The Six Second Kiss And Other Rituals of Connection

When did you last get a really good long kiss? If you are dating or in the honeymoon phase of your relationship, you will most likely be experiencing lots of kissing. If you are in a later state of your relationship and you haven’t kept up the kissing, you might miss out on an essential connection ritual which has lots of health benefits.

Kissing releases oxytocin and dopamine. Oxytocin makes you feel a sense of comfort and belonging, and dopamine activates your brain’s reward center. Kissing can also reduce the stress hormone cortisol. It lowers your blood pressure and reduces anxiety.

Drs. John and Julie Gottman recommend to share at least one kiss every day that lasts six seconds or more. Why six seconds? Because that requires us to be present and it is long enough to feel the romantic connection and bond with your partner.

“A six-second kiss is a kiss with potential.

It’s a kiss worth coming home to.”

(John Gottman)

The six second kiss is a beautiful ritual of connection for a couple. Our relationships need rituals. We all have many rituals with children, we have family rituals, especially around holidays, we have religious rituals, for example around death. They provide guidance on how to act and interact in a given situation. They give meaning to an experience which is often still remembered many years later, like a birthday celebration, or the annual family vacation, or the lullaby that was sung to us throughout childhood.

Rituals provide a container for an experience of an emotional connection. Rituals give us predictability, something to look forward to; they are anchors in a fast moving and often unpredictable world. Even smaller rituals help us to be emotionally connected with one or more other people. They give us a sense of belonging and they make our relationships stronger.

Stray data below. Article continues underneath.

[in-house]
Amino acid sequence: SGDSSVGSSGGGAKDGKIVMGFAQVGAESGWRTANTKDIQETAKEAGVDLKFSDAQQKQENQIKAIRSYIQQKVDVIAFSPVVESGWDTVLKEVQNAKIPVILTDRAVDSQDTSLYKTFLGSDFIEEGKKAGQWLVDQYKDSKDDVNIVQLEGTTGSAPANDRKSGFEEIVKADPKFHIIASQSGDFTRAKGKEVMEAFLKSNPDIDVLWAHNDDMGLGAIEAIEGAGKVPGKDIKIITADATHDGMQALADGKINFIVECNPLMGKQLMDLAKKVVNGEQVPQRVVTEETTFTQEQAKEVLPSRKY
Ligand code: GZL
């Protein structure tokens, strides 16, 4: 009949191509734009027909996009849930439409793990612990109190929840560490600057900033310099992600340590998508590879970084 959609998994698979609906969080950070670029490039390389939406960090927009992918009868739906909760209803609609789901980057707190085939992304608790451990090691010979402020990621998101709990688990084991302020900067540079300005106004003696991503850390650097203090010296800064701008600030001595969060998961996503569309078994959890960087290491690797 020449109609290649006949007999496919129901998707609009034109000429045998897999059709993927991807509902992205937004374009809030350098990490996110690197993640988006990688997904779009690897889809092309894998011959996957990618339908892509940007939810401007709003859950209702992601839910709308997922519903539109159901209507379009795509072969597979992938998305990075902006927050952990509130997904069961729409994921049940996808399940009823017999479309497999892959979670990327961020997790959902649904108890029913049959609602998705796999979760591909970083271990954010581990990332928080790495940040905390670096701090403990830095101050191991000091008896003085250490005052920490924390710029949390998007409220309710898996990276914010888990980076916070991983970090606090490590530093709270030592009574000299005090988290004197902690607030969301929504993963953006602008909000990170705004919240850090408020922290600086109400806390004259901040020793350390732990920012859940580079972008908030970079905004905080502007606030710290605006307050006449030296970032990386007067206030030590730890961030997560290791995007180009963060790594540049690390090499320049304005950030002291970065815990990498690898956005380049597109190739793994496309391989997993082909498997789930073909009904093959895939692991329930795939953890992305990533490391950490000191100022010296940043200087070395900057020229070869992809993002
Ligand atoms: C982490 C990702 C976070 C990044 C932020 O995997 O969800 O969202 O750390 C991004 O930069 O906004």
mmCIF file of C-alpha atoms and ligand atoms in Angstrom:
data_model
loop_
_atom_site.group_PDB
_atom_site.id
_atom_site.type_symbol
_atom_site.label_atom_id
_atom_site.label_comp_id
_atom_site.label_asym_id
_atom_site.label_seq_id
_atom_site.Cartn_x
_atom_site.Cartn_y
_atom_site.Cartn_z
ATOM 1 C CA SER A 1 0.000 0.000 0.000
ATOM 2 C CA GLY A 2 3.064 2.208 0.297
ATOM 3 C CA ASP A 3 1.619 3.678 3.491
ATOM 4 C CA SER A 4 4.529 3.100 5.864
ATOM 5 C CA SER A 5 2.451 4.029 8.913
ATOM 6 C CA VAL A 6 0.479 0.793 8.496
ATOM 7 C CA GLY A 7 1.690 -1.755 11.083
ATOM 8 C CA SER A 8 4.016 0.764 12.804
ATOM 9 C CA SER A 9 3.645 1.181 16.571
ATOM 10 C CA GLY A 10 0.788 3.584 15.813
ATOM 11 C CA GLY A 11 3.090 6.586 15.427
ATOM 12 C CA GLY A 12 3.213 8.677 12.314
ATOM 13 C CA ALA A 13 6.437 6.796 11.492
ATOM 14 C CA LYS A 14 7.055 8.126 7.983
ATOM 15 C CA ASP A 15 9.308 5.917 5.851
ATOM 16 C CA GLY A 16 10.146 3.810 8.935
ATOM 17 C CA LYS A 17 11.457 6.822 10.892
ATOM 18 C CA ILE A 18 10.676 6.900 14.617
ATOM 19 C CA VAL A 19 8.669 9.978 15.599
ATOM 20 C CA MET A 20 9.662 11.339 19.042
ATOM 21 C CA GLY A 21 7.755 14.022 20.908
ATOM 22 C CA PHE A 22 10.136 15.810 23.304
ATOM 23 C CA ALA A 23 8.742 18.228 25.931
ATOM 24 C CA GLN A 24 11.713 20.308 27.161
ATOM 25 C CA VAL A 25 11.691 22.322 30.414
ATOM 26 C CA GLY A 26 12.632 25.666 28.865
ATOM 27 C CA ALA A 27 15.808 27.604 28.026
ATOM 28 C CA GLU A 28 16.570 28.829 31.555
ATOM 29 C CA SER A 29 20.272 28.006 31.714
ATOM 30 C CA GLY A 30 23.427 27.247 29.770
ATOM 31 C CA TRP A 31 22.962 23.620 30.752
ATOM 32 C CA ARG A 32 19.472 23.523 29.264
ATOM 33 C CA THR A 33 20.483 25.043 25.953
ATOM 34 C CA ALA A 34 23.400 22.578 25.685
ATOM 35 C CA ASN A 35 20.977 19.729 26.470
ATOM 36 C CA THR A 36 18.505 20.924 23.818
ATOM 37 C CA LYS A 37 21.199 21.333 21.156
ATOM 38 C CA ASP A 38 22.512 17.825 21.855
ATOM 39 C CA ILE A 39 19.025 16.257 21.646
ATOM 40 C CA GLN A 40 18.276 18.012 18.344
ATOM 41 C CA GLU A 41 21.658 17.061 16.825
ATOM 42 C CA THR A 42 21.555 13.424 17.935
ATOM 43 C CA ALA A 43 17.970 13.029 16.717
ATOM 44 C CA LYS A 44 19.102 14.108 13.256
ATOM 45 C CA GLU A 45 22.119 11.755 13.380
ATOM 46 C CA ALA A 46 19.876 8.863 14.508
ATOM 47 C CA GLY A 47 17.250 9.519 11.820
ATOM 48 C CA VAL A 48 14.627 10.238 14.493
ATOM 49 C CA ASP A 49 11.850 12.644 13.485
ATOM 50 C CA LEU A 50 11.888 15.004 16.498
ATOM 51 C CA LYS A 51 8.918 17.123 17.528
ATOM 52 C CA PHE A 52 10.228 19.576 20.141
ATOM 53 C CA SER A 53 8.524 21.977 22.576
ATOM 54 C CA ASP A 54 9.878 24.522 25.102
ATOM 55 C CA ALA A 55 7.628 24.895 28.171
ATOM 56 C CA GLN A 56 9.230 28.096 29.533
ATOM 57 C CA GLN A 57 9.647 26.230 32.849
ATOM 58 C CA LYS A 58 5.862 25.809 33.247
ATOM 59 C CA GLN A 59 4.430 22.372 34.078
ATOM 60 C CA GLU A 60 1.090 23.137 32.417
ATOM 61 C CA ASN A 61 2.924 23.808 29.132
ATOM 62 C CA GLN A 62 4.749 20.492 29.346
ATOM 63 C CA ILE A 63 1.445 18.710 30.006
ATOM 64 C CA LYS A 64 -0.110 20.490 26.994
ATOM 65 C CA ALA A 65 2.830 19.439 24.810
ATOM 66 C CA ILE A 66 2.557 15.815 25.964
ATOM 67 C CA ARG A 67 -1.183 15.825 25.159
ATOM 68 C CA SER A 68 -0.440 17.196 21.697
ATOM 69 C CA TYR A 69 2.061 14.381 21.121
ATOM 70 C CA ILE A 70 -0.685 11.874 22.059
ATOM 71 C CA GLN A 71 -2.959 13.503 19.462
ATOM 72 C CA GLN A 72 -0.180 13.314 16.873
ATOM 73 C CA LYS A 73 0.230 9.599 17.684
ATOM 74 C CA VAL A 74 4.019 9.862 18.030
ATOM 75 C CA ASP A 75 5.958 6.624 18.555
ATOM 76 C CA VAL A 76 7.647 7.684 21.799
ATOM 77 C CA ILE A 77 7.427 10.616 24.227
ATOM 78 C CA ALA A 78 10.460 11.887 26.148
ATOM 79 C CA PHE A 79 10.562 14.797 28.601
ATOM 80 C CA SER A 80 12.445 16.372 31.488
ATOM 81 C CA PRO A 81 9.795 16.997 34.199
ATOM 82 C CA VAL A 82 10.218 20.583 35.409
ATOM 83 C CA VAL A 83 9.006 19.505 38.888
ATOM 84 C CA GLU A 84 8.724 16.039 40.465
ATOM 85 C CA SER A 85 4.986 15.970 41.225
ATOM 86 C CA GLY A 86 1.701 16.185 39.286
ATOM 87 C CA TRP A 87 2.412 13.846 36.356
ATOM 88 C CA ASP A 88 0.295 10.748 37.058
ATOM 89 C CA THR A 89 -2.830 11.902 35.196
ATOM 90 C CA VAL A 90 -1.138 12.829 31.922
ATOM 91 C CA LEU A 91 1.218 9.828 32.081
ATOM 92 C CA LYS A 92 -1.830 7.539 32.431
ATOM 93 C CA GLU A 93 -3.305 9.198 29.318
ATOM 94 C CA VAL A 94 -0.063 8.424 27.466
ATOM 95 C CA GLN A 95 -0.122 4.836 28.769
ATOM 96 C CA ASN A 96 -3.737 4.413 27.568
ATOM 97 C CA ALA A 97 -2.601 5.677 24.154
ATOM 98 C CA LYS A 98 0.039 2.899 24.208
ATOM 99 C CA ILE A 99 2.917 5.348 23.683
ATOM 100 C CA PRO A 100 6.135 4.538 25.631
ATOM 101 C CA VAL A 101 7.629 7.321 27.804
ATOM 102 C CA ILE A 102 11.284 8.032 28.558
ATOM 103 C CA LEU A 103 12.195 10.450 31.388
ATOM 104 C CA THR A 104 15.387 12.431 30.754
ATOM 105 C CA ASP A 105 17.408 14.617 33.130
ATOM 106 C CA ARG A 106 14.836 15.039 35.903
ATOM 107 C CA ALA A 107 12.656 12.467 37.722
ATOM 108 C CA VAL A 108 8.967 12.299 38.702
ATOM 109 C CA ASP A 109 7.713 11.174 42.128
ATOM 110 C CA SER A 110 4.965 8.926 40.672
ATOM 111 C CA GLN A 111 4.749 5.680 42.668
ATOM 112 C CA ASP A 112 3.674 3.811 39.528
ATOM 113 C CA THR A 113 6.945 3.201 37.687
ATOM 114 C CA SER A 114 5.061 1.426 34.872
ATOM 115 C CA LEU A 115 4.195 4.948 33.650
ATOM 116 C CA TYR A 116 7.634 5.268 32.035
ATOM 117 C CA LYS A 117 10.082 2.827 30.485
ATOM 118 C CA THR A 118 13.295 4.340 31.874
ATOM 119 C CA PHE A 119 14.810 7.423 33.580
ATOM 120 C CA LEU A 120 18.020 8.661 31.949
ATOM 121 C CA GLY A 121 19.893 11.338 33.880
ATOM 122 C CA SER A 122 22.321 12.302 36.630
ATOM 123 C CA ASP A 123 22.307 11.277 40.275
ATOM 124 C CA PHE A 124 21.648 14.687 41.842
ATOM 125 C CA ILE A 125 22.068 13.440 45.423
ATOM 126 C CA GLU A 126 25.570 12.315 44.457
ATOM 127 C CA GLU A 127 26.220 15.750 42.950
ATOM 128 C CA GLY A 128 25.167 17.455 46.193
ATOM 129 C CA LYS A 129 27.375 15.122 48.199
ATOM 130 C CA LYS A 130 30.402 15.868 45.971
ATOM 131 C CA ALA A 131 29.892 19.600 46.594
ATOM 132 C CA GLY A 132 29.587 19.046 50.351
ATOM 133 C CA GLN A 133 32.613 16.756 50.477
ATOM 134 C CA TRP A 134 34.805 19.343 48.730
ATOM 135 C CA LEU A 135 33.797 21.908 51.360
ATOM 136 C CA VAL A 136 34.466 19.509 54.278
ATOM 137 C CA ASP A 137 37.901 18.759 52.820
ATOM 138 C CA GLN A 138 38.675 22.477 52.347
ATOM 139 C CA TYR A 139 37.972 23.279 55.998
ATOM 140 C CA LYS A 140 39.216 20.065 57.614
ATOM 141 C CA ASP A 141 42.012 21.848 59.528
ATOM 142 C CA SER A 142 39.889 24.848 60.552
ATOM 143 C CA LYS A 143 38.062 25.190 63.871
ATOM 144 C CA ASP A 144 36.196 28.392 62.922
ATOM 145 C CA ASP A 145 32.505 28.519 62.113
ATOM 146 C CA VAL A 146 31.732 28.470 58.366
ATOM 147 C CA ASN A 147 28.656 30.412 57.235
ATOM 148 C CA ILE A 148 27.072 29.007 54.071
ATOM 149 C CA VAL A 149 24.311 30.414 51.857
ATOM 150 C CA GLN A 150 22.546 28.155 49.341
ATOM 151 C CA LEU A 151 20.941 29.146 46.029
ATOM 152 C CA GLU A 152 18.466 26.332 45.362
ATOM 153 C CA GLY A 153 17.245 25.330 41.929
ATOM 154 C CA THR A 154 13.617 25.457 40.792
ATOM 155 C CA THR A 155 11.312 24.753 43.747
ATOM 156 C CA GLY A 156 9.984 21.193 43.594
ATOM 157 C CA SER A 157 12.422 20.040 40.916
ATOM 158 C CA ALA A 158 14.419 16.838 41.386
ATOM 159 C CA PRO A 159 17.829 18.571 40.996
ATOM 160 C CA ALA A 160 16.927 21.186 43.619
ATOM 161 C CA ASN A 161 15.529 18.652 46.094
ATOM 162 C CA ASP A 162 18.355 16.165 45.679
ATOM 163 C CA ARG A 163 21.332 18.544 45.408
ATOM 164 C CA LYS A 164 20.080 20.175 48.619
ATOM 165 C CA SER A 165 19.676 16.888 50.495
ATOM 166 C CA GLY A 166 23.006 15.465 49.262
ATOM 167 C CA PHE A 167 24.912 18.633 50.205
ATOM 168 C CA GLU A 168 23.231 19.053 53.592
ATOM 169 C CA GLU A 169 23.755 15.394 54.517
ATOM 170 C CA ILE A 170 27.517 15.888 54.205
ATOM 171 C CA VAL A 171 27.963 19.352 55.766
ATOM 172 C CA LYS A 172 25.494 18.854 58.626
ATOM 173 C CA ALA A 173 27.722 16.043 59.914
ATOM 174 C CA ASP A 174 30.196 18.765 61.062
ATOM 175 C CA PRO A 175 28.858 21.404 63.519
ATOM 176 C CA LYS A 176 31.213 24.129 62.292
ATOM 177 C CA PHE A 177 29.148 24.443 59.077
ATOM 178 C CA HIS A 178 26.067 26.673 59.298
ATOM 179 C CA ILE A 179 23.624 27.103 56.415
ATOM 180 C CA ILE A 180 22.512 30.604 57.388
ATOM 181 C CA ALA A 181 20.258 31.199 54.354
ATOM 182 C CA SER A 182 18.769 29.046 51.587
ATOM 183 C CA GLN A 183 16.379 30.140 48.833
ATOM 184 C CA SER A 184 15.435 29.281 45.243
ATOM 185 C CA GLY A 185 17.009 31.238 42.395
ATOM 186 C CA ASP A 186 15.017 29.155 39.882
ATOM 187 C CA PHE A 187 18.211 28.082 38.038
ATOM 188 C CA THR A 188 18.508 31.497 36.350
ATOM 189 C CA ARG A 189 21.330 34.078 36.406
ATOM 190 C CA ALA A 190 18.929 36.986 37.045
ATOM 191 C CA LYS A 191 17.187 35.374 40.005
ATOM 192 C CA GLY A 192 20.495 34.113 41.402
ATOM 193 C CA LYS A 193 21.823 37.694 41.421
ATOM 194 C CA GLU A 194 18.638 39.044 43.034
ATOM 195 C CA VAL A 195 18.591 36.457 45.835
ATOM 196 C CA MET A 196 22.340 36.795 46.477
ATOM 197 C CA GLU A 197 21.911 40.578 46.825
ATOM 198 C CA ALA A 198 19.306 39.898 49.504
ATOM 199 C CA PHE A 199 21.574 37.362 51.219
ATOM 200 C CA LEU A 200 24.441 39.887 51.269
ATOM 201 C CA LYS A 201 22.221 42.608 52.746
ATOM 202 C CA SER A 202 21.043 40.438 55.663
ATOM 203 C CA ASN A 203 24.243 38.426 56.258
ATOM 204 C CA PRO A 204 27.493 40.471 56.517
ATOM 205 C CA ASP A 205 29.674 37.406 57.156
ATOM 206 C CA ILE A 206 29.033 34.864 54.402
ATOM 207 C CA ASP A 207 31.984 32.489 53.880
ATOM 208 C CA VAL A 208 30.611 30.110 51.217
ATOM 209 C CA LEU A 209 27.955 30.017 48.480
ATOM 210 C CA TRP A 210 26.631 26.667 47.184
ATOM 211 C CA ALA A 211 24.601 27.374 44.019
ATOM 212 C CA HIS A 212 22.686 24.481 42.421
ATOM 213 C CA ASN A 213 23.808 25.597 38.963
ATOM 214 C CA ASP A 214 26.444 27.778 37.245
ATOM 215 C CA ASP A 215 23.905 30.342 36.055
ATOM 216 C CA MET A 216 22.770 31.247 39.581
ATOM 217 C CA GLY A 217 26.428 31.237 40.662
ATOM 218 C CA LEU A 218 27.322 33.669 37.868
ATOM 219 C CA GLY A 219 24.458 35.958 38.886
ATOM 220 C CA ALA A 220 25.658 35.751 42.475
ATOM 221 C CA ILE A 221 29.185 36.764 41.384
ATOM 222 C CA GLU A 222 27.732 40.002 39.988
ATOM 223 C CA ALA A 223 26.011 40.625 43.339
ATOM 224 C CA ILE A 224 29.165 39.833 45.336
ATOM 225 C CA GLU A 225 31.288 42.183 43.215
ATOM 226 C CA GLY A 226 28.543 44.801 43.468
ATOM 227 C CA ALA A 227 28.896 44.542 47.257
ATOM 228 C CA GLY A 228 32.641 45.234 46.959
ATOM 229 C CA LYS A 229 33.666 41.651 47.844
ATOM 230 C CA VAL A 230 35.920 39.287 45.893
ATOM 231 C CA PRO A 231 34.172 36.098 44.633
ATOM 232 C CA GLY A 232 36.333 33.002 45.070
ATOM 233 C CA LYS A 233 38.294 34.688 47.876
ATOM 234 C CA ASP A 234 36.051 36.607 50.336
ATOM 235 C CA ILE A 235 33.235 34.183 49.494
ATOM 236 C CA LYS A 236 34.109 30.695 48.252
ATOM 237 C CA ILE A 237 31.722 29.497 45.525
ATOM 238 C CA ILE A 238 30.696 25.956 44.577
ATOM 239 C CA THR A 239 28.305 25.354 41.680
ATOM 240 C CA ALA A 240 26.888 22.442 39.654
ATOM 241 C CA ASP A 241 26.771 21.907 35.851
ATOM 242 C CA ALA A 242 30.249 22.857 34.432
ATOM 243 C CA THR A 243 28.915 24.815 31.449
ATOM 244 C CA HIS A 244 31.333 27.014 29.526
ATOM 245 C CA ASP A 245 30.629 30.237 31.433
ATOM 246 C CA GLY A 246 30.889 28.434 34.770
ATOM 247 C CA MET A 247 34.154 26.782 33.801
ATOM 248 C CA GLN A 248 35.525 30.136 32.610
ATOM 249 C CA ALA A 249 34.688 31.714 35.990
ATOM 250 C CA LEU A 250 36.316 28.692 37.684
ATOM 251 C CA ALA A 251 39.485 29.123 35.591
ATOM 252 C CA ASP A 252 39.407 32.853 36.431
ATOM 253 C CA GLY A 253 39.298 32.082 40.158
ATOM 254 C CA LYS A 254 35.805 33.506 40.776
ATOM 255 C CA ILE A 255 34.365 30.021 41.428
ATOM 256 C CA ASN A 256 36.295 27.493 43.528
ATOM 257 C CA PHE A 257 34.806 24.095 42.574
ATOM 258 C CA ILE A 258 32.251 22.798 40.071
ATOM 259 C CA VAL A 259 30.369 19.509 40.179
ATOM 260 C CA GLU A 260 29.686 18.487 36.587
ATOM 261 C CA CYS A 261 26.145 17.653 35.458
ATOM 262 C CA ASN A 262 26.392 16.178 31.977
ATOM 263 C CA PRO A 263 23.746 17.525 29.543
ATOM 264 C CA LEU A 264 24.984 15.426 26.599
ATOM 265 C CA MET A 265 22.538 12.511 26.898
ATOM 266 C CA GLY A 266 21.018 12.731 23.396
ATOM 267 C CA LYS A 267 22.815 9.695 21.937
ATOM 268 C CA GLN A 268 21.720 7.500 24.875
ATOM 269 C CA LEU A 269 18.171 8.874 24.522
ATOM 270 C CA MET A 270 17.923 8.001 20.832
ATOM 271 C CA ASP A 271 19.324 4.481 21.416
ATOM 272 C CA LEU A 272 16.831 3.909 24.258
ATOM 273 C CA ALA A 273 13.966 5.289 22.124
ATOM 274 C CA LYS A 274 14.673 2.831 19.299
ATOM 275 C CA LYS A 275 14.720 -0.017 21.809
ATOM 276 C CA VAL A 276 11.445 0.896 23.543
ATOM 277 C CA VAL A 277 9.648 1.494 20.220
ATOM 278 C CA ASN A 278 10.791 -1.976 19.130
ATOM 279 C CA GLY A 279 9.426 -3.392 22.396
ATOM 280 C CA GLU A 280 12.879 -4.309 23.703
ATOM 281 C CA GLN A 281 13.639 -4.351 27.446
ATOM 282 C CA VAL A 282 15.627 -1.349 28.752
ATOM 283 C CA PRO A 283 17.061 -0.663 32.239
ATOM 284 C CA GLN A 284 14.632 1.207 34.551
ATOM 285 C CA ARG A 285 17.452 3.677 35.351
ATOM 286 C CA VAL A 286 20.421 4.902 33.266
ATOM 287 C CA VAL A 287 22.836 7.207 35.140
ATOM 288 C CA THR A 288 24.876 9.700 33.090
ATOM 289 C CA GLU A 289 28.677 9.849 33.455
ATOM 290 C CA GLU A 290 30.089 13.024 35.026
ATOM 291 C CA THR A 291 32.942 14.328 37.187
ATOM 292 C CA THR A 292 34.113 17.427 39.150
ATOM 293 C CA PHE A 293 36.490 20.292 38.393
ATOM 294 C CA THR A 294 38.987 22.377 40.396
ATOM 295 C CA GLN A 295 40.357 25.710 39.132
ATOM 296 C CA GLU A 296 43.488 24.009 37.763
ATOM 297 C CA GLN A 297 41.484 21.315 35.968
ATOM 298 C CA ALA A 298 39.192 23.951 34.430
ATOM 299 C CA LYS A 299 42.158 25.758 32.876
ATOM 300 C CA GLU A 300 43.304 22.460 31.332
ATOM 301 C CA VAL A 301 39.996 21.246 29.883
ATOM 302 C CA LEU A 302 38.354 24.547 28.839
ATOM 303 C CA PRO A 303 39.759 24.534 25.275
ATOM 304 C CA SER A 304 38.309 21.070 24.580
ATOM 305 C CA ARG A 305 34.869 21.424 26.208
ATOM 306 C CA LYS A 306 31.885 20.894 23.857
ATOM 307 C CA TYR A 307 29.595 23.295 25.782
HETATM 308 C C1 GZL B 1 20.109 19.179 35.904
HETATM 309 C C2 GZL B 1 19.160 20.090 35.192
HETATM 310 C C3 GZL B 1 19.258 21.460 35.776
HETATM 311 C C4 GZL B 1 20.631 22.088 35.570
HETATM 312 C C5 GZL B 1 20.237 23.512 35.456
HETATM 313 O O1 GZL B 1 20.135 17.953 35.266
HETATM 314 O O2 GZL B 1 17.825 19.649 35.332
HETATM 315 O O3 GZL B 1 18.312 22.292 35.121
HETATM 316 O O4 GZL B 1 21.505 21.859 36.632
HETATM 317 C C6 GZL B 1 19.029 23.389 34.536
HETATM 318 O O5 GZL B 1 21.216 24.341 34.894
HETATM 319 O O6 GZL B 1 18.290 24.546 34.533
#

Something done without intention is not a ritual, yet the same thing done with intention can become a ritual. Watching TV is not a ritual, yet, having a pizza and movie night every Friday with the kids and taking turns picking a movie is done with the intention to connect and have fun as a family. Taking a class to learn a new language or new skill like photography, or to improve your cooking or dancing abilities is not a ritual, but making the conscious choice to take one class a year together as a couple can be a couple ritual to create shared memories of learning and fun.

All couples, no matter at what stage their relationship is in, need rituals. Dan and Bonita are living a long distance relationship, including a significant time difference. Rituals of connection are what help them to get through this period in their life. They text, facetime or skype every day to connect. They make sure they say good night and good morning to each other. Each time they have visited each other, they make a plan for the next time they will see each other in person. Each of these rituals are intentional to provide safety and are like islands of connection as they move forward.

Stan and Jane are newly married and are developing their own rituals. They have very different schedules. He works from 9-5, she from 3-9. When she is done working, the day is over. They are making the very conscious choice to start and end the day together. Having breakfast together and talking in the morning, as well as ending the day cuddling together, are two important anchors for them. Their morning and evening routine frames their day and allows them to be focussed on work, knowing when they will touch base with each other again.

Daniel and Gabriela just had their first child. In order to stay connected, they maintain every Friday night as date night. They are also developing family rituals with their son. The family rituals create a stronger connection with their child, and the alone time allows them not to lose the sense of themselves as a couple and their romantic bond.

Walter and Fran are alone. Their kids have grown up. One of their rituals is to go to the market every Saturday morning and to then cook together. In the afternoon, they work around the house and on Saturday night they go out with friends or by themselves. Their rituals have helped them to refocus from being parents onto their special couples relationship.

What rituals do you have or would you like to create?

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Contact me for

individual coaching sessions or couples’ sessions.

Angelika

905-286-9466

greendoorrelaxation@yahoo.ca

 

I know your time is valuable and I appreciate you reading my blog. If you enjoy my articles, you can subscribe to receive an e-mail notification whenever I post a new blog. All you need to do is to enter your email address in the field in the left sidebar. Thank you for your support!

A.R.E. you there for me?